Justice Moreno, Judge Reinhardt Deliver Bodenheimer, Barrett Lectures
In two highly anticipated events, California Supreme Court Justice Carlos Moreno delivered the Brigitte M. Bodenheimer Lecture on Family Law at King Hall on February 11, and Judge Stephen R. Reinhardt of the U.S. Court of Appeals for the Ninth Circuit delivered the Edward L. Barrett, Jr. Lecture on Constitutional Law on February 25.
The Bodenheimer lecture was established in 1981 in memory of Professor Brigitte M. Bodenheimer, an internationally renowned teacher, scholar, and reformer of the law, in order to bring prominent scholars and practitioners to King Hall to discuss recent developments affecting the family.
A pioneering Latino in the judiciary and a longtime friend of the Law School who frequently has spoken at King Hall, Justice Moreno described his lecture as an effort to "explore the promise of equality and how that promise has been affected by the evolution of the family and how we define family." He touched on several California Supreme Court decisions with regard to family law, including its 2008 ruling to recognize same-sex marriage and its 2009 decision to uphold California's Proposition 8, a voter initiative prohibiting the recognition of same-sex marriage. Justice Moreno was the lone dissenter in the Proposition 8 case.
Proceeding from the Declaration of Independence's assertion of "self-evident" truths, he noted that "our view of what truths are self-evident really changes over time," and traced some of the ways in which family law has been impacted.
"The things that seem self-evident now--for example, that interracial couples should have the right to marry--were not always so," he said. "I offer to you the idea that what will appear self-evident and commonly accepted throughout our state and throughout our nation 20 years from now on this question of same-sex marriage, only time will tell."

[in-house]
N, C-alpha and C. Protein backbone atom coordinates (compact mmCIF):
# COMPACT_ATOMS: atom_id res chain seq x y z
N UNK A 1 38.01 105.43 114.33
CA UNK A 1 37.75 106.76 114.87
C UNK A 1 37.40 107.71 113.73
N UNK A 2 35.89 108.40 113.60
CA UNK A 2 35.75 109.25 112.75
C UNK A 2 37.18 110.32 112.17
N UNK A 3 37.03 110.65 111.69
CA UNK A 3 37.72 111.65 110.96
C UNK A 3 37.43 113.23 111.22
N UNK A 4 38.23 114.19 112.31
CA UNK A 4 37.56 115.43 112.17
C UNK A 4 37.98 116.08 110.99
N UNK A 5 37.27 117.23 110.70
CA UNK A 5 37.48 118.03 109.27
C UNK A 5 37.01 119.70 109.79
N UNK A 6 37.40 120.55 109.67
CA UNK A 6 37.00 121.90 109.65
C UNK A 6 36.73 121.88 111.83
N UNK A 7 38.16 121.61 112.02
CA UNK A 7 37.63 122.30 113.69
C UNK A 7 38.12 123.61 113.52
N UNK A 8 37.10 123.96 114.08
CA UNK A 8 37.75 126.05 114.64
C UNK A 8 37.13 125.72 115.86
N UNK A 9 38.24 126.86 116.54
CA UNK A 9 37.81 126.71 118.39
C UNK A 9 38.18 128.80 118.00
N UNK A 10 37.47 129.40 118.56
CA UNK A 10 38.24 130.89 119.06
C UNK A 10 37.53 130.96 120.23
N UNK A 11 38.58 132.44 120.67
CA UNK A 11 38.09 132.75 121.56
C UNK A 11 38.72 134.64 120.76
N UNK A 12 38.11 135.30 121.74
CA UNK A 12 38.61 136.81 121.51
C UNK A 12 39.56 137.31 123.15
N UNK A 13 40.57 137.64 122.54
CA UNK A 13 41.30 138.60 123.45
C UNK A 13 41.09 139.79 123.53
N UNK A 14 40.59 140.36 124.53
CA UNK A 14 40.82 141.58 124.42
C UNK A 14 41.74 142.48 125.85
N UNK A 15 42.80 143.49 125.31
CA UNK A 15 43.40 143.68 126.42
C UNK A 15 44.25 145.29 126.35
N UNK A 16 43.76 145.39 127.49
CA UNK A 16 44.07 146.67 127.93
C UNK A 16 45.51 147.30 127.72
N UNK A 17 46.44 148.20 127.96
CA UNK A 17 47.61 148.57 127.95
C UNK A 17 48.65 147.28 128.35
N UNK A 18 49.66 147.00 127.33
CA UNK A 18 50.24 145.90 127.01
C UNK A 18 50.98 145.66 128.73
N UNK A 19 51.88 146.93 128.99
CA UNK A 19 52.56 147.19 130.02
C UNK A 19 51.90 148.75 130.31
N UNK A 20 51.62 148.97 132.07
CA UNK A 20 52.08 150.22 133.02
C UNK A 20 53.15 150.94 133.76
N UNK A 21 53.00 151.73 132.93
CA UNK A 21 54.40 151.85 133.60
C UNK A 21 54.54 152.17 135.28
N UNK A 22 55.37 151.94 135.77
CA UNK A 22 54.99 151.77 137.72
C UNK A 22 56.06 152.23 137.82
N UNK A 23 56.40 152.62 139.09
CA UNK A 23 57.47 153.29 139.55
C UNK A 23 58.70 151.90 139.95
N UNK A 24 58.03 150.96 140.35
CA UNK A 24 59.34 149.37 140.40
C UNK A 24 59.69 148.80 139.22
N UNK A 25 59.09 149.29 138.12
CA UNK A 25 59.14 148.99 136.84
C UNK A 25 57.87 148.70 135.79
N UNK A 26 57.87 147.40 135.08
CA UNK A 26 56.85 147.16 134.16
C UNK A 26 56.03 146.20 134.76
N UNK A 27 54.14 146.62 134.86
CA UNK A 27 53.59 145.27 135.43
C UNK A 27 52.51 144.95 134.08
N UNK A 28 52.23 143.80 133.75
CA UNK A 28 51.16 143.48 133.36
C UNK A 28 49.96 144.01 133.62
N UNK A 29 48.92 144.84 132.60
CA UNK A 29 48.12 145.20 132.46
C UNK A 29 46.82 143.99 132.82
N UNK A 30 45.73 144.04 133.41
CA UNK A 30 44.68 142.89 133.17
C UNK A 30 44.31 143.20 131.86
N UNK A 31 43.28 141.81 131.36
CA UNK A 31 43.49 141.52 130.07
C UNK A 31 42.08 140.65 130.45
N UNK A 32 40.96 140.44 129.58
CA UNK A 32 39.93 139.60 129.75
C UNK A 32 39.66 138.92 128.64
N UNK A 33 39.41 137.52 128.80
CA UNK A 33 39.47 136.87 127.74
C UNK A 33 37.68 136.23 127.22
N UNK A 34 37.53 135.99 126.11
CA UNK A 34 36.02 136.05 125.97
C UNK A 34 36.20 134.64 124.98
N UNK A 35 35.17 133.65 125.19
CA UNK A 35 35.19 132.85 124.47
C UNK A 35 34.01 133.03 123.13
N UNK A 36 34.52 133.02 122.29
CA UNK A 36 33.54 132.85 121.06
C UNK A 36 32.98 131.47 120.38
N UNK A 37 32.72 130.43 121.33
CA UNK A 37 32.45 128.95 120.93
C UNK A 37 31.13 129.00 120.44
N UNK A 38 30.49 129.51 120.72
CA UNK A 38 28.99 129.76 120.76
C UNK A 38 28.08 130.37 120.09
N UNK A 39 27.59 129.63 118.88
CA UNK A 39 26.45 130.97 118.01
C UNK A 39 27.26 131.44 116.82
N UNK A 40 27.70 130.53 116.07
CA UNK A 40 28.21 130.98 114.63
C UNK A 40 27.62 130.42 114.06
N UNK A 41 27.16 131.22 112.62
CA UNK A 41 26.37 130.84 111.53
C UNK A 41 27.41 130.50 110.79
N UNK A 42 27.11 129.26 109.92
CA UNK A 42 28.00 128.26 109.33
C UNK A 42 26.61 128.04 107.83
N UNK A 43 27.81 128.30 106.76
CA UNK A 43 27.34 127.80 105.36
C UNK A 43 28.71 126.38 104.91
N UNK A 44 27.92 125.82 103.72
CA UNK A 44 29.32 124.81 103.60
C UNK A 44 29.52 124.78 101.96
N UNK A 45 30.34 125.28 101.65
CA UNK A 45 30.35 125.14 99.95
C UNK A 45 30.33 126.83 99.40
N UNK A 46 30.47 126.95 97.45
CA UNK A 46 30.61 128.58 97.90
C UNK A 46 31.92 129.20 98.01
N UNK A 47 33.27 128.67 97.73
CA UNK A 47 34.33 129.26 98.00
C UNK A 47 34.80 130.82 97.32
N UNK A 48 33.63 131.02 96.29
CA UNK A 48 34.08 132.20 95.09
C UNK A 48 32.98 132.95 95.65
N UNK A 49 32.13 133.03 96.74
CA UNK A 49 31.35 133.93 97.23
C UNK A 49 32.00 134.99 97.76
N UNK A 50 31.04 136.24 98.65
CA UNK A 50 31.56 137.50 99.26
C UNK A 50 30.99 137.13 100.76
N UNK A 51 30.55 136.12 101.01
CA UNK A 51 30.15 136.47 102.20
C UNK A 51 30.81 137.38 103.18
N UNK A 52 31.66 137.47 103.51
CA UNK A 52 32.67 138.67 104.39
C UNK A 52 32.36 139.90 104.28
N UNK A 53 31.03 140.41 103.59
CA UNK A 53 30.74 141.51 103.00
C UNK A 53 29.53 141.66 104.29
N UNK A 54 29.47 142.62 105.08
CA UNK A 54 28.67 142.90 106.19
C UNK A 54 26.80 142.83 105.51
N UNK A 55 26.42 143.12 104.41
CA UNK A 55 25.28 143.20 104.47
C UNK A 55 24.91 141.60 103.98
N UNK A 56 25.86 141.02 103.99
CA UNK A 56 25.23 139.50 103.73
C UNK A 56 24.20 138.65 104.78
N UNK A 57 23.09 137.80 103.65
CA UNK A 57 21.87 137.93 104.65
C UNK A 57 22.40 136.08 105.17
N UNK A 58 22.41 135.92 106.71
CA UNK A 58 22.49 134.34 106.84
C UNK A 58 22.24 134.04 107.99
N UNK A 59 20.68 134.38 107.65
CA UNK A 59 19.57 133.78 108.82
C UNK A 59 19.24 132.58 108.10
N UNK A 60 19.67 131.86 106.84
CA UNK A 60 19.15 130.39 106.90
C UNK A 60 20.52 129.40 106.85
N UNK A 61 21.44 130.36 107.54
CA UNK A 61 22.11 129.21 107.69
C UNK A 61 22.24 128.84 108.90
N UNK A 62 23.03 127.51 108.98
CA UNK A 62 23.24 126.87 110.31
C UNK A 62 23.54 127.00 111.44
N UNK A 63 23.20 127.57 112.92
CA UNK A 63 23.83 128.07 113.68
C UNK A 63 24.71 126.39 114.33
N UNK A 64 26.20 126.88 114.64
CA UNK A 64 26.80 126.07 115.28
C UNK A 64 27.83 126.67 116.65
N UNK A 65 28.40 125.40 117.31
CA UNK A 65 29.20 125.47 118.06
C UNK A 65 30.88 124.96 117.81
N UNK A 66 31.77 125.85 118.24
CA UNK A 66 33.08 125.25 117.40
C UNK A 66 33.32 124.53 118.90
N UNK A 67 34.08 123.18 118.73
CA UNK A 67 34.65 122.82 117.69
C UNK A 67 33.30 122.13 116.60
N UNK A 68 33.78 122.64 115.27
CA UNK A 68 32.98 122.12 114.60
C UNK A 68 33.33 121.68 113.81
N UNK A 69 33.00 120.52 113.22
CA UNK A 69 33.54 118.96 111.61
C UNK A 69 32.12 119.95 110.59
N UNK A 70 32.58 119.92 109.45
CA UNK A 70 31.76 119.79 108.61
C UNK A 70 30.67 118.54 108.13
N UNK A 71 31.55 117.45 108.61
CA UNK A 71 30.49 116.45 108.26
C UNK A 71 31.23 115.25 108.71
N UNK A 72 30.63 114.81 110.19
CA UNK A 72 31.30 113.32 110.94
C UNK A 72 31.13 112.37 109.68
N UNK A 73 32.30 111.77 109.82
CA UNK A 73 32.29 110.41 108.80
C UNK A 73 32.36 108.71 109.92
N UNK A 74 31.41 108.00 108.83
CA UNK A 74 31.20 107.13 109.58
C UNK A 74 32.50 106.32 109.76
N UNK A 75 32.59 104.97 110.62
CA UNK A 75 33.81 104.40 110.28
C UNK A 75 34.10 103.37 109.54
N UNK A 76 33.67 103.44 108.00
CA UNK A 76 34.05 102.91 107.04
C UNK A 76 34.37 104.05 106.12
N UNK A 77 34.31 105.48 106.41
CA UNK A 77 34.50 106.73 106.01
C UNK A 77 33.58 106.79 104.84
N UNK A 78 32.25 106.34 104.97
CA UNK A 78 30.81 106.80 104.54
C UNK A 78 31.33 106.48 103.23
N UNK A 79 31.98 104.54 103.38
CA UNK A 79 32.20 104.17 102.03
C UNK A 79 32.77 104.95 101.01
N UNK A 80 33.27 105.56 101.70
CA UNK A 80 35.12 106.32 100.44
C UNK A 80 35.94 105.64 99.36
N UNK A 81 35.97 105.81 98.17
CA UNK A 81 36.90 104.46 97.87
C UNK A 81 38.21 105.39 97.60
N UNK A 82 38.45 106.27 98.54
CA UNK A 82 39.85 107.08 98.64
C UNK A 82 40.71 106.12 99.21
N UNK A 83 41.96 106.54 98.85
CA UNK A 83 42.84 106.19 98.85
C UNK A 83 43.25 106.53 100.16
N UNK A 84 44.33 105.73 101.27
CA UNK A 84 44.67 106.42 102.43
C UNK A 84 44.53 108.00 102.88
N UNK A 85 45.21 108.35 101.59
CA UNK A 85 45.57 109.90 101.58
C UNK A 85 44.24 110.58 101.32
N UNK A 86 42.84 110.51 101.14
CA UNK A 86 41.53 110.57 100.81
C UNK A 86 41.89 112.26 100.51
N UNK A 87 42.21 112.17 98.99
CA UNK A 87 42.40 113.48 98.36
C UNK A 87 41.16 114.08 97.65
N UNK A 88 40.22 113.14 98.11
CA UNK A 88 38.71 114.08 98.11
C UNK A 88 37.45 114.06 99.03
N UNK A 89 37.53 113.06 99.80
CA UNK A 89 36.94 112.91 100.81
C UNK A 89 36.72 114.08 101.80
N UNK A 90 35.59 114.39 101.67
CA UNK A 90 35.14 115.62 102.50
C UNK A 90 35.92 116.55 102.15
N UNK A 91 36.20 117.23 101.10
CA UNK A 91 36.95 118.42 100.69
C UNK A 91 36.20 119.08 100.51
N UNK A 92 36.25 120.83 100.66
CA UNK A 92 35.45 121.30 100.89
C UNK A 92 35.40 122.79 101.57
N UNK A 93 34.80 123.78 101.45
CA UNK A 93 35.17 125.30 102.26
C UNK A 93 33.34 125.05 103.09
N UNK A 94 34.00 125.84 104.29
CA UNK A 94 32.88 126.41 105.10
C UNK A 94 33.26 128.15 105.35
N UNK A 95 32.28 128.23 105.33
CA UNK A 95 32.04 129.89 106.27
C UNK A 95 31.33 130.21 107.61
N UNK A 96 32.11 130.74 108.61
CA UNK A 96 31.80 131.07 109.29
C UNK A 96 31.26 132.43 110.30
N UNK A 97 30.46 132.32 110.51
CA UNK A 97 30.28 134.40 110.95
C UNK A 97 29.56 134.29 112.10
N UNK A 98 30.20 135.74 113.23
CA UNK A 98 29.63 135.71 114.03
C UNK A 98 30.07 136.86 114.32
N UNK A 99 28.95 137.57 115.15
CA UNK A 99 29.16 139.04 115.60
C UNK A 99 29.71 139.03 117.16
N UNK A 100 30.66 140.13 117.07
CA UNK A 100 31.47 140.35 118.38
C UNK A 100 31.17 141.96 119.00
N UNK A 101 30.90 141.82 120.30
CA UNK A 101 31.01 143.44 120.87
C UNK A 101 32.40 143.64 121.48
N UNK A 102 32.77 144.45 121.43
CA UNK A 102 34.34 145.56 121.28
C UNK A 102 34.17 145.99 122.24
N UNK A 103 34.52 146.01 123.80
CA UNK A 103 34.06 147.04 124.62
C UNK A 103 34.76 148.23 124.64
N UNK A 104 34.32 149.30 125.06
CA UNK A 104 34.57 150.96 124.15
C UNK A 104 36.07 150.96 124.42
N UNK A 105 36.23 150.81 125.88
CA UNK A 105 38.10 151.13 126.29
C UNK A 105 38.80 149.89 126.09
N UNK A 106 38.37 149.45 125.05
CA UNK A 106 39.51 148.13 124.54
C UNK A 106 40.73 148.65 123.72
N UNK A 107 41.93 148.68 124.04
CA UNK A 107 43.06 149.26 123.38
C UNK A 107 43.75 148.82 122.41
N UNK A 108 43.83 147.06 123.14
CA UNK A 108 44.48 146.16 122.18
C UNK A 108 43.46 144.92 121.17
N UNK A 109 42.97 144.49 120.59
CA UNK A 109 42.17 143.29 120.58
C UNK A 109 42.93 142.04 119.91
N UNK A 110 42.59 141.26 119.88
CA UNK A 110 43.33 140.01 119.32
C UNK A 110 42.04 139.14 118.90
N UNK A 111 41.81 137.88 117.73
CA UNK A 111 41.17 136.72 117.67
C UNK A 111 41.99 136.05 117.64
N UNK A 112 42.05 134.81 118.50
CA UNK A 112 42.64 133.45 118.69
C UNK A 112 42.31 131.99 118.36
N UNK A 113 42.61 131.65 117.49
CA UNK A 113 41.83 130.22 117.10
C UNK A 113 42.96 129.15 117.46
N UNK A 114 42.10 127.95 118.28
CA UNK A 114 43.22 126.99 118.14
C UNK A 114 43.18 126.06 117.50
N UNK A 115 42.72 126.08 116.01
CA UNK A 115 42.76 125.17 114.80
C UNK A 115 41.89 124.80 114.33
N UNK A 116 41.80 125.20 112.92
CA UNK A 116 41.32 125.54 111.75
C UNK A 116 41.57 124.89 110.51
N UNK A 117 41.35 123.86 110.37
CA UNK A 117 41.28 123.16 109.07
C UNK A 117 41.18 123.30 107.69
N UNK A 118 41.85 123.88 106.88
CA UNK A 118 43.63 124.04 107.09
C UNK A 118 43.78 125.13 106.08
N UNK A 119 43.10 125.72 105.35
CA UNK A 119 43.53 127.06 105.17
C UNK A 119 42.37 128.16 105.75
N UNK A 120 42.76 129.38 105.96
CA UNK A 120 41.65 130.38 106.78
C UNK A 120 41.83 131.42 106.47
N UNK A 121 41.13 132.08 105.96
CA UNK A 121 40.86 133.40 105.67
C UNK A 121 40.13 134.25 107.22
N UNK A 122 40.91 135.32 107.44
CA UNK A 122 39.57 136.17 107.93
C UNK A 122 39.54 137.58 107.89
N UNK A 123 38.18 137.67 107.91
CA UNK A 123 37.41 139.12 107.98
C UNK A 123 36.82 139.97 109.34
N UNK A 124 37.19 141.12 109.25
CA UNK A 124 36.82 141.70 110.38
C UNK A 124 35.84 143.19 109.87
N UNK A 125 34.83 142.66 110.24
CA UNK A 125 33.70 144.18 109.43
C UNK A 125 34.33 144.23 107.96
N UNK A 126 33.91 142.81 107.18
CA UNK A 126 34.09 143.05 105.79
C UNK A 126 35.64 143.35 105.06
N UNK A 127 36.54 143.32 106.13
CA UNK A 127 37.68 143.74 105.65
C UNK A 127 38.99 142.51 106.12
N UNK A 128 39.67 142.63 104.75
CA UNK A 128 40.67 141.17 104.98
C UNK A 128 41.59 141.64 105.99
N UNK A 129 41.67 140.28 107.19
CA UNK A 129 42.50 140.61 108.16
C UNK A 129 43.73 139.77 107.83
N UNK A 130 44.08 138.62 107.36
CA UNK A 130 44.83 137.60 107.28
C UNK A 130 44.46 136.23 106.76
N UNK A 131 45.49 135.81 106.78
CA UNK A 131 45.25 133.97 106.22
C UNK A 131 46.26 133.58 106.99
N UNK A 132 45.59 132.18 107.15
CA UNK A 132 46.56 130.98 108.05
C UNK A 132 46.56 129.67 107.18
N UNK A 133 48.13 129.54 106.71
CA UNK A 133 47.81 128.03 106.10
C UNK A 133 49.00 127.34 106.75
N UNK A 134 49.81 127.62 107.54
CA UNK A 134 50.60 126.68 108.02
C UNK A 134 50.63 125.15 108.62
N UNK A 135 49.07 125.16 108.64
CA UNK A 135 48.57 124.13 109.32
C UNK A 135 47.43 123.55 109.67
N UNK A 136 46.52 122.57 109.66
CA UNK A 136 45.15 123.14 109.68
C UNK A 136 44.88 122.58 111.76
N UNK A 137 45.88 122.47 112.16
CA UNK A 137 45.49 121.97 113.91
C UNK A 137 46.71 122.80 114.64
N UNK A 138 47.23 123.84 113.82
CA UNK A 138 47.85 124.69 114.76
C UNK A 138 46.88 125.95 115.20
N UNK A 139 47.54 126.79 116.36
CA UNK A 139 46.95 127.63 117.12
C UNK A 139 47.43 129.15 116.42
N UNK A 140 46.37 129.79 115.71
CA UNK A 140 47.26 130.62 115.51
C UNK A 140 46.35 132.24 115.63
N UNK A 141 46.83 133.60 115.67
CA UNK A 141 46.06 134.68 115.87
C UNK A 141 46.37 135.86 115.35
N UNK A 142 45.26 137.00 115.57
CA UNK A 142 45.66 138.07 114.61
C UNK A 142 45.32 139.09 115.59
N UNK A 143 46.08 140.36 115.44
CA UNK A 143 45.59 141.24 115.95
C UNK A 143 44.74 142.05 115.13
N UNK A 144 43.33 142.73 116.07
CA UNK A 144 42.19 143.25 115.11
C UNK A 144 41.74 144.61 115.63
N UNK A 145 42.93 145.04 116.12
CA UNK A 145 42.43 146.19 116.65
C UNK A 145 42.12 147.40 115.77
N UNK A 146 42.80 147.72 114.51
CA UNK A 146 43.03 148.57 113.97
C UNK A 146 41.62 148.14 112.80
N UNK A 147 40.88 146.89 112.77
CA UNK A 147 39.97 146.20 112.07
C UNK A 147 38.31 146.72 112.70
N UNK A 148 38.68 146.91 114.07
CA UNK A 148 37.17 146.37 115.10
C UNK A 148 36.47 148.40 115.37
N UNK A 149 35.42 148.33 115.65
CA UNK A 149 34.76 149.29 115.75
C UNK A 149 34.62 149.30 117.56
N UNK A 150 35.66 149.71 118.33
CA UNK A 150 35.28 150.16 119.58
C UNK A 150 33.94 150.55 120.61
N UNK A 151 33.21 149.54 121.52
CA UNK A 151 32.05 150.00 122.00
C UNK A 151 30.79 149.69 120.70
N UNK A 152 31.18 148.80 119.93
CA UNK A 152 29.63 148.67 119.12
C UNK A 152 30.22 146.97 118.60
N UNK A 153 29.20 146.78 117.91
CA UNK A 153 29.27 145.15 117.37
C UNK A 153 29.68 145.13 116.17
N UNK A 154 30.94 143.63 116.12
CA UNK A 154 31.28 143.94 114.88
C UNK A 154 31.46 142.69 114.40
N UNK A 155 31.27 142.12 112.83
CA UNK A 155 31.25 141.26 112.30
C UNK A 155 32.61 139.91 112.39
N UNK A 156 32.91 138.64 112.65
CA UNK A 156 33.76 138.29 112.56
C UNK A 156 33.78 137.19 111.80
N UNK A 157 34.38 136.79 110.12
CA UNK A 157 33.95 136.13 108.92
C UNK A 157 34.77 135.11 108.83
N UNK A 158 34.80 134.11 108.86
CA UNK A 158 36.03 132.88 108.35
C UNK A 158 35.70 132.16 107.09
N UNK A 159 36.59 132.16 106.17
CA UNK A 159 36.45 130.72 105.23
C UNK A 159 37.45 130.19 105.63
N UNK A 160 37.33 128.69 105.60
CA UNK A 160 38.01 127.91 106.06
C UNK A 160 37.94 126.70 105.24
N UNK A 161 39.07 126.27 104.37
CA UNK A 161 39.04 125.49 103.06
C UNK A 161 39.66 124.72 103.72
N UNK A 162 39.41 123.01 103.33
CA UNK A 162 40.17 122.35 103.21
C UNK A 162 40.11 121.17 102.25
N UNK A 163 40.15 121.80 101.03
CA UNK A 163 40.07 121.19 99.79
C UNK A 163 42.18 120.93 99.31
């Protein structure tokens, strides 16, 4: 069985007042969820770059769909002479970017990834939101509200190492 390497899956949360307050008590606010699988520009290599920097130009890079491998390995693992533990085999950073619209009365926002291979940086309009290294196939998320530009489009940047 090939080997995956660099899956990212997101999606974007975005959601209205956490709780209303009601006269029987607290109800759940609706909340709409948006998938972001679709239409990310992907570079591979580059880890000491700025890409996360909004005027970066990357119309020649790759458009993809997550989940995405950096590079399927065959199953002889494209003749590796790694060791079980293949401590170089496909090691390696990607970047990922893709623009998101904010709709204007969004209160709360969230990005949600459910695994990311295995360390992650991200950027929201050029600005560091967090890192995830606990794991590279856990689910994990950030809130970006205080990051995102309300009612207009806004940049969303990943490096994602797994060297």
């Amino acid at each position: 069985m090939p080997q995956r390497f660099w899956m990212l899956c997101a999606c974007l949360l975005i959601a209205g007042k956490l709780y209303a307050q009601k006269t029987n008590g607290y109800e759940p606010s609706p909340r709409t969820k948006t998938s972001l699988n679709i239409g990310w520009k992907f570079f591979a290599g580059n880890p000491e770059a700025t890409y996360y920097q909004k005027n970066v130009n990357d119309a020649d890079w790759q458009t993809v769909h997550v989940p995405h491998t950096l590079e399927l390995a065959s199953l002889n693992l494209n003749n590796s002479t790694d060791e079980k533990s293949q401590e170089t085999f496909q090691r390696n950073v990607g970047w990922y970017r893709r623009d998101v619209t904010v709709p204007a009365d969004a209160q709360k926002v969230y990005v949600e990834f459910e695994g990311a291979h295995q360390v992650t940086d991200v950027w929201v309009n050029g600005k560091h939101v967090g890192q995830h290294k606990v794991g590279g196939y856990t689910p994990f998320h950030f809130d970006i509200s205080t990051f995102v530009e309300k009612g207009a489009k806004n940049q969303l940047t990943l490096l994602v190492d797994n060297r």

The Barrett lecture, established in 1986 to mark the retirement of Edward L. Barrett, Jr., founding Dean of UC Davis School of Law and a nationally renowned Constitutional Law and Criminal Procedure scholar, featured Judge Reinhardt of the San Francisco-based Ninth Circuit, the largest federal appellate court in the nation, in a presentation entitled "Life to Death: Our Constitution and How It Grows."
Judge Reinhardt, one of the most influential--and most liberal--judges in the country, spoke on the conflicting modes of interpreting the U.S. Constitution that prevail on the federal bench today, and argued for a "living constitutionalist" interpretation of the nation's founding document.
"For originalists who cleave to the notion that the only permissible interpretation of the text of the Constitution is that which existed at the time it was drafted, the Constitution is in many ways a historical artifact, designed to enshrine permanently the status quo of that time," he said. "For others, among whom I count myself, the Constitution is a living document that primarily guarantees rights and privileges to the inhabitants of contemporary America, rights and privileges that may expand as our nation continues to develop. For those of us who believe in a living Constitution, the Constitution itself is much more than a historical text to be parsed for its literal original meaning. Rather it is a collective covenant, designed to effectuate the broad purposes outlined in its preamble."
Judge Reinhardt also offered his observations on issues likely to come before the Court in the near future and possible nominees for the next opening on the Court.